What does it mean?
By Brittney MacDonald, Life & Style Editor
It seems like such a silly little thing. How can a safety pin act as a means of showing solidarity in the wake of such a toxic election?
As one of my friends very eloquently put it: “Safety pins hold dresses together, sometimes for a few days and before you have a chance to do some mending. America won’t be held together with safety pins, not even for a few days,” and although I support this sentiment, I do find that there are more things to consider.
As a Canadian I am in a very privileged position, as the effects and consequences of this election will only involve me second hand, and though I am afraid of what those effects might be—afraid for my friends and family in America—I am not going to experience them on a daily basis. In the wake of the election, there has been a huge eruption of violence from both the left and right wings, and people are afraid.
The thing about social media movements is that they’re extremely interpretive at times. To one person the wearing of a safety pin might represent displaying your belief that America will persevere, despite the divided state it is currently in. To another, wearing a safety pin might be a statement towards your dissatisfaction with the election results, and to a final group, it might be a visual representation of safety. In fact, that idea of safety is where the safety pin movement began. Before the election, before anything to do with America, there was Brexit.
Brexit is the United Kingdom’s withdrawal from the European Union. It was something that was voted for and approved by the United Kingdom’s population, but despite this, many British people were not happy with the decision. During the process of Brexit, there were large numbers of racially motivated attacks. Thus, the wearing of a safety pin became a visual cue to racial minorities in the UK that you were a safe person to be around.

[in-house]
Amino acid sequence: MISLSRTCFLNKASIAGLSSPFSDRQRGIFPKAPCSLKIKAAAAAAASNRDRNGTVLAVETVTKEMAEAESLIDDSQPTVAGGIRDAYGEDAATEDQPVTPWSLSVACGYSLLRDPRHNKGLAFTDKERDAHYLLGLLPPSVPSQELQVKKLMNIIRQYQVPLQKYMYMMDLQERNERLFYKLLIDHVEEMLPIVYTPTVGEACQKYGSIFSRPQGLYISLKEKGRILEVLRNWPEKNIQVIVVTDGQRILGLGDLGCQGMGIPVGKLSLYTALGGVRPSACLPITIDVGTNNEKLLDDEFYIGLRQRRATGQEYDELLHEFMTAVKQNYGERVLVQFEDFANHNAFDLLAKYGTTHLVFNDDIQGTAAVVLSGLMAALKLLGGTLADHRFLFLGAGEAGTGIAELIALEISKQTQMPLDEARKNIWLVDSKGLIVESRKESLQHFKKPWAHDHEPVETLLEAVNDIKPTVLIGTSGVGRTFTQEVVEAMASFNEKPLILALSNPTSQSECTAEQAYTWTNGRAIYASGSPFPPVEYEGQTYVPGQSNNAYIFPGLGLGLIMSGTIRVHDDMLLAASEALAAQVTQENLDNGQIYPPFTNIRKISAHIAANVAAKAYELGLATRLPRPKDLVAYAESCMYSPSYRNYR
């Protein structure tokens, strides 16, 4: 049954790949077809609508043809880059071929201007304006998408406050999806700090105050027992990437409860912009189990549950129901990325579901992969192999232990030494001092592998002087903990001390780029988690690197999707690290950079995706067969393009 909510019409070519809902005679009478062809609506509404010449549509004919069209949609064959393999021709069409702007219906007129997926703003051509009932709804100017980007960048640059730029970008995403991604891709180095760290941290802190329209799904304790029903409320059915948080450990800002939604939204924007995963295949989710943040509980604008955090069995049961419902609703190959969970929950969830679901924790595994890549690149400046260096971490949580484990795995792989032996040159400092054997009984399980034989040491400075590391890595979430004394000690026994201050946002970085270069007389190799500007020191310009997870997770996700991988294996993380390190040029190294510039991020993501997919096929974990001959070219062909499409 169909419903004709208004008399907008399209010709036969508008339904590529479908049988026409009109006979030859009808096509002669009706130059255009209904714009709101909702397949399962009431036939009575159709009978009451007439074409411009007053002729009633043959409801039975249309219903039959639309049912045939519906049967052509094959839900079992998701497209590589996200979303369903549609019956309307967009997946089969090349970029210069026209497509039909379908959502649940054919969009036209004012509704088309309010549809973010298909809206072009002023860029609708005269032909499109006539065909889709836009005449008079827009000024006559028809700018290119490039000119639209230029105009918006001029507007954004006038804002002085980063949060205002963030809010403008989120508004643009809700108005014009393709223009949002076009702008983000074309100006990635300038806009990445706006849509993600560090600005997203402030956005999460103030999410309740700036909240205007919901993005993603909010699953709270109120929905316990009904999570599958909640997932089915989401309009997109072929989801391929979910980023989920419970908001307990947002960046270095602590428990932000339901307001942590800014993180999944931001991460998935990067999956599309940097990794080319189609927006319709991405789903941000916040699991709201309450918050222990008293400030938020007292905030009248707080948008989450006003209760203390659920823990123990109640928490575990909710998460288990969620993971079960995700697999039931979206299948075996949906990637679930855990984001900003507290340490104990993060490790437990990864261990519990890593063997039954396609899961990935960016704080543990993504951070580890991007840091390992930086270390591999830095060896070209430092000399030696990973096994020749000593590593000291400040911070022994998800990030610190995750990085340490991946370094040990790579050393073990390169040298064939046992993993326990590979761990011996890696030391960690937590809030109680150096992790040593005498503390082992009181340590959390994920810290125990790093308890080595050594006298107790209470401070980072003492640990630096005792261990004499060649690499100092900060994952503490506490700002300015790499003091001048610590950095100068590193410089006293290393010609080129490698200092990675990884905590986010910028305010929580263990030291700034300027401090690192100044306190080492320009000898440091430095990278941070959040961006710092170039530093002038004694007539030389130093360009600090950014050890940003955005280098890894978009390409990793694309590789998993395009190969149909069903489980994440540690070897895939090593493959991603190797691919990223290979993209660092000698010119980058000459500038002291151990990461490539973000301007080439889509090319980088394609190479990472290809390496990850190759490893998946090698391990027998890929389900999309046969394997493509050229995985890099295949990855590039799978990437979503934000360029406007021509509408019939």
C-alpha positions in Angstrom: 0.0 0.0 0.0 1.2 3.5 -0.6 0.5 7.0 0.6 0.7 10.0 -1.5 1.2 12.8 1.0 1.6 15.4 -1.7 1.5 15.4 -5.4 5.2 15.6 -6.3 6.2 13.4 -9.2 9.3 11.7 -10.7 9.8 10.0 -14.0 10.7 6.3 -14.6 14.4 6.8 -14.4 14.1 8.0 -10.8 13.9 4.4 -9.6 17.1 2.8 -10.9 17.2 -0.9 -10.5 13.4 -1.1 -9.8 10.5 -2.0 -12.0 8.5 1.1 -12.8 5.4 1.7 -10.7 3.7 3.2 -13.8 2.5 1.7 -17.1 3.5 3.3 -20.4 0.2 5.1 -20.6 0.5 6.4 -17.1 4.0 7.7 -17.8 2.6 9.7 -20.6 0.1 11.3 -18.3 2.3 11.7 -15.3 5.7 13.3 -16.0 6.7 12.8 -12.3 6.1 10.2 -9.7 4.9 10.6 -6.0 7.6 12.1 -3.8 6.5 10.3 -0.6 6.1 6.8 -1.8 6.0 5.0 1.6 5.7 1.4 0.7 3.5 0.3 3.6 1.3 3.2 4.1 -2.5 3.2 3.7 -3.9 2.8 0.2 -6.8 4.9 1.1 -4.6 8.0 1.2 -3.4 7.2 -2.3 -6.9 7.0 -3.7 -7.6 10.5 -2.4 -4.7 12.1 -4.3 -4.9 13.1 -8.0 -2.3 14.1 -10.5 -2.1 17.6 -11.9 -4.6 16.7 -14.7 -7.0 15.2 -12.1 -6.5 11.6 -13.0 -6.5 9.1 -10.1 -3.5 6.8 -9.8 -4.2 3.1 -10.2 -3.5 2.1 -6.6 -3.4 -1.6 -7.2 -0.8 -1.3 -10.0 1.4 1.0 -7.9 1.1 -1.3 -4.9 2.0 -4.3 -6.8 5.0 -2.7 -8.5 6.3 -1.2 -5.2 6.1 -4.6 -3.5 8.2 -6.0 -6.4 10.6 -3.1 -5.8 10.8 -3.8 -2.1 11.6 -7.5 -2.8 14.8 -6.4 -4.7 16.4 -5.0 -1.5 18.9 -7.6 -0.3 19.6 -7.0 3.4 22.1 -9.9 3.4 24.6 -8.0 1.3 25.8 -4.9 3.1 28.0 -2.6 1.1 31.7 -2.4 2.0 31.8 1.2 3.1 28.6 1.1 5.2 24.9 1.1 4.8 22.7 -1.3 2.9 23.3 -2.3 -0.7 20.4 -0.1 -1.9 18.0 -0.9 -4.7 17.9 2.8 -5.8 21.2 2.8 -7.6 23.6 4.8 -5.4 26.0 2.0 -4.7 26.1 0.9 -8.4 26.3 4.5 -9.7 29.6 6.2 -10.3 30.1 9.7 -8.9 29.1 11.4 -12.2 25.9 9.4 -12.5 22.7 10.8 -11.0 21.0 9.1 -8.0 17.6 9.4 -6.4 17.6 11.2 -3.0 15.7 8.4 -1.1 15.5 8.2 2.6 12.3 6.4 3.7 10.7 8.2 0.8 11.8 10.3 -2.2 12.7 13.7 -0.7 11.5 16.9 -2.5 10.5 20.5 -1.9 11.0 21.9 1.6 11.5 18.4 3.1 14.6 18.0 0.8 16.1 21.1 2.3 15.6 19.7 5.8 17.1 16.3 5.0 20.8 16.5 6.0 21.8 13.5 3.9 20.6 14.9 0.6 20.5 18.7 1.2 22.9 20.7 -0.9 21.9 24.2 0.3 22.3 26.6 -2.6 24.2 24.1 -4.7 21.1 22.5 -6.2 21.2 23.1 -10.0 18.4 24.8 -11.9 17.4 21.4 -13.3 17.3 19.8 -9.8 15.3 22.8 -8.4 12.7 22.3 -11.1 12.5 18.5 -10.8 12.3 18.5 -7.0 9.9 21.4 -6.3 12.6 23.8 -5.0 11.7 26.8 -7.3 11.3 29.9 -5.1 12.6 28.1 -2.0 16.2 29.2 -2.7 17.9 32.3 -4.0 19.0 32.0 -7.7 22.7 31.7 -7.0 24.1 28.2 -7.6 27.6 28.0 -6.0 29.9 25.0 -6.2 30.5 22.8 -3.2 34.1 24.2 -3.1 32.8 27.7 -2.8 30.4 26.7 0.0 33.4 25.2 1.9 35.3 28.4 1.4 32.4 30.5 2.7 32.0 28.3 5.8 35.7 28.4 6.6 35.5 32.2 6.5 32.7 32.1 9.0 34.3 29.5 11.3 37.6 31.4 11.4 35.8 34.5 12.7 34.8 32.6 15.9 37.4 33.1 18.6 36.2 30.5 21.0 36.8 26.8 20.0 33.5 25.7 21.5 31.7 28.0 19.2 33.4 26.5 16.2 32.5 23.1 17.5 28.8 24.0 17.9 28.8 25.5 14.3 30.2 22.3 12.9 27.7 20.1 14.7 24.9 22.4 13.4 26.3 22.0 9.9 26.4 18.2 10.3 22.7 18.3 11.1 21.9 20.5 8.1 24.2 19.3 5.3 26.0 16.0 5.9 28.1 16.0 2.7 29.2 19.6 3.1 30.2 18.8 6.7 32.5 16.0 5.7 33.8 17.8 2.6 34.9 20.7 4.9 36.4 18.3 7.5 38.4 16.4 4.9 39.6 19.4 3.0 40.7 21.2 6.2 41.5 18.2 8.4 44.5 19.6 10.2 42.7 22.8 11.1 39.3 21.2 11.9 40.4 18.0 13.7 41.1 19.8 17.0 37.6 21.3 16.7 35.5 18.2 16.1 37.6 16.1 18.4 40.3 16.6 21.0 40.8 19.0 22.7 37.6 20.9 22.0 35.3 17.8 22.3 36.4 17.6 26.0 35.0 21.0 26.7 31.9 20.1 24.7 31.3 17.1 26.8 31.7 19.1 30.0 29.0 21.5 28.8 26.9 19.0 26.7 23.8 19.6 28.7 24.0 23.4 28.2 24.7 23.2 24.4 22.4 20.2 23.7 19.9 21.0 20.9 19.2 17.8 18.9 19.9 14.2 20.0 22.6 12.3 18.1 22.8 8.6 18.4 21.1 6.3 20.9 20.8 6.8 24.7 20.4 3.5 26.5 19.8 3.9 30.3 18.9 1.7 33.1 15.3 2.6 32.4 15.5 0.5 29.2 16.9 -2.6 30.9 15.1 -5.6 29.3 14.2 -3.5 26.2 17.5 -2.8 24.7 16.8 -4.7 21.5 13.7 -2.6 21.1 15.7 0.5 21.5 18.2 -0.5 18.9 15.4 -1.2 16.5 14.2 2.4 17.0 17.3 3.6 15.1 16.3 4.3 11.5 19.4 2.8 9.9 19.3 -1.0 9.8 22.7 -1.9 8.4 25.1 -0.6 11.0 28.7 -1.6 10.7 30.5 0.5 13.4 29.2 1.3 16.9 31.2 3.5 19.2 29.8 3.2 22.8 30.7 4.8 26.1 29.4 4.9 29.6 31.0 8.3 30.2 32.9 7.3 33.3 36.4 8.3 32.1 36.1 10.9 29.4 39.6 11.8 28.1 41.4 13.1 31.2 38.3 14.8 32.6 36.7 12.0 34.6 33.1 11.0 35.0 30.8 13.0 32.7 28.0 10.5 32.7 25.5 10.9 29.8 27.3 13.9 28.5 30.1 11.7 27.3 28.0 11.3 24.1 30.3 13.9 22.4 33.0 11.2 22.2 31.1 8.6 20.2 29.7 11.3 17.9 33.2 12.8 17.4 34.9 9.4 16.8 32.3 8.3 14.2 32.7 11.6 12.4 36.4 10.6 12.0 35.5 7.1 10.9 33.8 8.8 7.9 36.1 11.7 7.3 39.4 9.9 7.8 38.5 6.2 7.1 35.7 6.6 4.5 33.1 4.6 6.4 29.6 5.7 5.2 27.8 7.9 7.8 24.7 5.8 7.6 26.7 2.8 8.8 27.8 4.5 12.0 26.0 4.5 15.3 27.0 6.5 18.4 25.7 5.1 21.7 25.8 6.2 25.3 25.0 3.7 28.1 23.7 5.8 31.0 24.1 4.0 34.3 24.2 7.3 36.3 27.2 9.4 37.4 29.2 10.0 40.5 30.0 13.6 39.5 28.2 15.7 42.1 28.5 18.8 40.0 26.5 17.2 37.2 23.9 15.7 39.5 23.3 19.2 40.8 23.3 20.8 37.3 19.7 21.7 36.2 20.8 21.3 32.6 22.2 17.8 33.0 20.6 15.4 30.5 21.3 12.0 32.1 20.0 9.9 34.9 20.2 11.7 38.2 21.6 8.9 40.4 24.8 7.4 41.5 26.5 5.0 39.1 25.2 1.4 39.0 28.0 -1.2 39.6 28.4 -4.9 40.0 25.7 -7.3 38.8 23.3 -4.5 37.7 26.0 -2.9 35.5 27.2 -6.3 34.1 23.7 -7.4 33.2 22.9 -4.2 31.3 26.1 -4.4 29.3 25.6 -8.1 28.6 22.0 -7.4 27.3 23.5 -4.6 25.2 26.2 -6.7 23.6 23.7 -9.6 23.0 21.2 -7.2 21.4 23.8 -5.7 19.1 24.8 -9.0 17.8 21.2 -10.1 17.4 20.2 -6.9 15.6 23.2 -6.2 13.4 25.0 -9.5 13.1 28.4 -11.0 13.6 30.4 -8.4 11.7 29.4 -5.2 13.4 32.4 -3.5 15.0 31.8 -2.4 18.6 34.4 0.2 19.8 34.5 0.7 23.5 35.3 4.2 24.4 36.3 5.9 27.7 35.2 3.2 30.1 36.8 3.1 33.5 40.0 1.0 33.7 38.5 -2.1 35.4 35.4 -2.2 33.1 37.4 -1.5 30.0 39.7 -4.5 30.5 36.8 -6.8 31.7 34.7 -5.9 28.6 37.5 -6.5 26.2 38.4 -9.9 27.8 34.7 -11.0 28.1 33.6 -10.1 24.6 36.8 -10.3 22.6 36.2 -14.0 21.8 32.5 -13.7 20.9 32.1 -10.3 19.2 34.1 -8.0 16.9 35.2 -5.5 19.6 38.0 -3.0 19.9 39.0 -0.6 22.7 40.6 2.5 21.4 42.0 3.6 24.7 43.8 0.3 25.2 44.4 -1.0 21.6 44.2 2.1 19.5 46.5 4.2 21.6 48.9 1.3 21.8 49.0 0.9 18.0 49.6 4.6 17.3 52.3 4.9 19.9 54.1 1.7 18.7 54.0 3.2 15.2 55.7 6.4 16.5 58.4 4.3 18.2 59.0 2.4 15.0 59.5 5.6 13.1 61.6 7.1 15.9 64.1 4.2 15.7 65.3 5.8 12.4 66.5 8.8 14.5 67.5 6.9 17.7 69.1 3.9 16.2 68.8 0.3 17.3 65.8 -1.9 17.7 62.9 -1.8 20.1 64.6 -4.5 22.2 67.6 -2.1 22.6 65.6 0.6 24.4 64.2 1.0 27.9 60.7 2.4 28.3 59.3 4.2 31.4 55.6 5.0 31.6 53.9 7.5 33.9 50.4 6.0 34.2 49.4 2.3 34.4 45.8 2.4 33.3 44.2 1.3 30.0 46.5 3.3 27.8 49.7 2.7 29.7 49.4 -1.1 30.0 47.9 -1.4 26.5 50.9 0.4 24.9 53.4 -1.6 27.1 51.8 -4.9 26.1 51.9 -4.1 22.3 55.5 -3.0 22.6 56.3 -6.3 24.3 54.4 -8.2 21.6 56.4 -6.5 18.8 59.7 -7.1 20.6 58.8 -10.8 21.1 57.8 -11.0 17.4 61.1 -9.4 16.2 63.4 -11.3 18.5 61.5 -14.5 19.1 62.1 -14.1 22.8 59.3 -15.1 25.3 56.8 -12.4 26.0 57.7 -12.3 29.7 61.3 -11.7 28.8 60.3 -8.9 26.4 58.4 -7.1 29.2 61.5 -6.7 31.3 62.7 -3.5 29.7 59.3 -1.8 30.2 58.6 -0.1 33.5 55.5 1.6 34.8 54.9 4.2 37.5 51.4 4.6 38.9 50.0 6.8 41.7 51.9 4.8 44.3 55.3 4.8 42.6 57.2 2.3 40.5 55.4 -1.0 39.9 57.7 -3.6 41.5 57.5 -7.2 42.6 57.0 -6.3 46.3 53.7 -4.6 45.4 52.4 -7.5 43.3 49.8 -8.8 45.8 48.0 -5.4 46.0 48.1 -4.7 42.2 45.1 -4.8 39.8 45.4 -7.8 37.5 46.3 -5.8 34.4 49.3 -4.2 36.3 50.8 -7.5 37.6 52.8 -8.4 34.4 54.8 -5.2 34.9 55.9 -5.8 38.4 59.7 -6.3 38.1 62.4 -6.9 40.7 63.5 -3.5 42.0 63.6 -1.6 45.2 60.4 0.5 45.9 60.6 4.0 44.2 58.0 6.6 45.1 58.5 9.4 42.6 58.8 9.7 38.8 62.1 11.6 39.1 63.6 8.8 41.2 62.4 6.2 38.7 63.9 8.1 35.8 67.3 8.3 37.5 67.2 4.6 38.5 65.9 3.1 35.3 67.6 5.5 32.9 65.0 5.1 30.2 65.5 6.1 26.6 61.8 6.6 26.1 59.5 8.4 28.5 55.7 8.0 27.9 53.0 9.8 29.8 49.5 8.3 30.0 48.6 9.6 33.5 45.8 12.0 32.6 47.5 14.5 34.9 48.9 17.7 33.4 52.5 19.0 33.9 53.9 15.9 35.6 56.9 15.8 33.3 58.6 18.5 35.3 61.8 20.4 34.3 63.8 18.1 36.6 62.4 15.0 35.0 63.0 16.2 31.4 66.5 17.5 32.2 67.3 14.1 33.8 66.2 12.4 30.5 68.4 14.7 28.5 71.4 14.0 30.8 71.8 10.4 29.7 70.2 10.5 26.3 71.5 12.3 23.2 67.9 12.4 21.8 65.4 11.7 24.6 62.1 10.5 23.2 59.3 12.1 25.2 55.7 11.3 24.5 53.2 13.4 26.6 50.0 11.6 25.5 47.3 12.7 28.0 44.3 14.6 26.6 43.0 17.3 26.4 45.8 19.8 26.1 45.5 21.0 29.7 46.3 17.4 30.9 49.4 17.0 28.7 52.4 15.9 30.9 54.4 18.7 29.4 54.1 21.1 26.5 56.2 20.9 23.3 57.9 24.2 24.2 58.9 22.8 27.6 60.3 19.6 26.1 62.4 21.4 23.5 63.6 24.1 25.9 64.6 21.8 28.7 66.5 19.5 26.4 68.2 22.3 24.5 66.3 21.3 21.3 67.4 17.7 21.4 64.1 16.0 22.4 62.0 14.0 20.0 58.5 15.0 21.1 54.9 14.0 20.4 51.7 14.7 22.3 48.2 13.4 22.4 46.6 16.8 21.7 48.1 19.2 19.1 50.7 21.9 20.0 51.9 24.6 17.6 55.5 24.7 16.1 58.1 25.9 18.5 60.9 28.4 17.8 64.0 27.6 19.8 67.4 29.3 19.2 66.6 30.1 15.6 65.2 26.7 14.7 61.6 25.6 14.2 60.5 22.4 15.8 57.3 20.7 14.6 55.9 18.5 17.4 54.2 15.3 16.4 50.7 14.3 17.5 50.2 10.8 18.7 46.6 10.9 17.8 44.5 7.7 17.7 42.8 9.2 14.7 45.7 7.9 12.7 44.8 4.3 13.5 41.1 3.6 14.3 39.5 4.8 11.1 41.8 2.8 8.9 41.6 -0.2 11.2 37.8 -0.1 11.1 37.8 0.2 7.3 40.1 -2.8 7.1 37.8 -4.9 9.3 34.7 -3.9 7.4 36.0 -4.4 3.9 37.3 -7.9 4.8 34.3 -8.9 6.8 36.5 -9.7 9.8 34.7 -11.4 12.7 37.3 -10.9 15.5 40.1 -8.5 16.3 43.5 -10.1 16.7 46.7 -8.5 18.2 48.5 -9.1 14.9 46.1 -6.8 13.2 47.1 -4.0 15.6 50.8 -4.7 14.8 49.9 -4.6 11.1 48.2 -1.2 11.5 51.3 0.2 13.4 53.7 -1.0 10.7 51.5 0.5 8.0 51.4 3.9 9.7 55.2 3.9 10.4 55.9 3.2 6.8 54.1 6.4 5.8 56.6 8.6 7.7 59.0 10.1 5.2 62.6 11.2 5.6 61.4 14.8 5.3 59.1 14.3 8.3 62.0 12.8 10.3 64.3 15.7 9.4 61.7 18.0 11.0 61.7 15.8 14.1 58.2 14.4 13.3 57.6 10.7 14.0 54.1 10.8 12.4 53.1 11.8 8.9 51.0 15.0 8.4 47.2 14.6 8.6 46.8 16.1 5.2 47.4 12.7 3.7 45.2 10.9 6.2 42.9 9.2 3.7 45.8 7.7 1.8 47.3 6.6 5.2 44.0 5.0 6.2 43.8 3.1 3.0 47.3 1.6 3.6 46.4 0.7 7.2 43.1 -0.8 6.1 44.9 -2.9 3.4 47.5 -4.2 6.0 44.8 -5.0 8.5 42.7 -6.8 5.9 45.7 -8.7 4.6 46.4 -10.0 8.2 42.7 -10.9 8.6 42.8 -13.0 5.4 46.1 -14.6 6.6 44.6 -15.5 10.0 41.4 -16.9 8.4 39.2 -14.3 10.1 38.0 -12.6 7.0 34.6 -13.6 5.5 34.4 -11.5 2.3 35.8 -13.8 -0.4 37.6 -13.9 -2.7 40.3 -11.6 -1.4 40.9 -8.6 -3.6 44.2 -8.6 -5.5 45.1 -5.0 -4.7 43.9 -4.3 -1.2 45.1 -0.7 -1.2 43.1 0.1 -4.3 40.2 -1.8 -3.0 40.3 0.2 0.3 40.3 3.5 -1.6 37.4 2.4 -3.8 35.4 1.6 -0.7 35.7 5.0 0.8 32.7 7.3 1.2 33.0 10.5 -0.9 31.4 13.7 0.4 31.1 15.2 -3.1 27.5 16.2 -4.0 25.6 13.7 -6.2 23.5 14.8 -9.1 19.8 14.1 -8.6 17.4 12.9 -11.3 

When you have such a divided population, there sometimes needs to be visual cues that you are someone that minorities or people who are discriminated against can see as an ally. That no matter what your moral beliefs are, you won’t hurt or attack them. We’ve seen this throughout history, the wearing of a pinky or a thumb ring to denote homosexuality or a queer ally, the use of the colour yellow to show support towards feminine equality, the list goes on and on. The difference here is that rather than a safety pin showing support towards a singular minority, it is instead representative of America as a whole. A means of displaying your support for all people no matter race, gender, sexual preference, or political differences.
Sure, there is an argument that this is a temporary fix. That—like actual safety pins—this movement has no longevity. Though that may be true, it does have a morale effect. The act of doing something, however small, is still a conscious effort. Meaning that you feel involved, even though in actuality you can’t really affect anything on a grander level. You can’t turn back the clock and elect someone else, you can’t suddenly acquire bucket-loads of money and move away, and you can’t stop the violent acts that are happening as a result of how divided America is right now. All you can do is affect your immediate space by letting others know you are a safe person to be near. Perhaps it is only a placebo effect, and maybe you will only feel better superficially because you feel like you did something—but maybe it’s not about you. No, America can’t be fixed with safety pins, but for a Muslim woman in New York, entering a crowded public bus and seeing someone with a safety pin on their lapel—hopefully that small thing might make them feel a bit better, knowing that at least one person in that space would have their back in an unsavoury situation.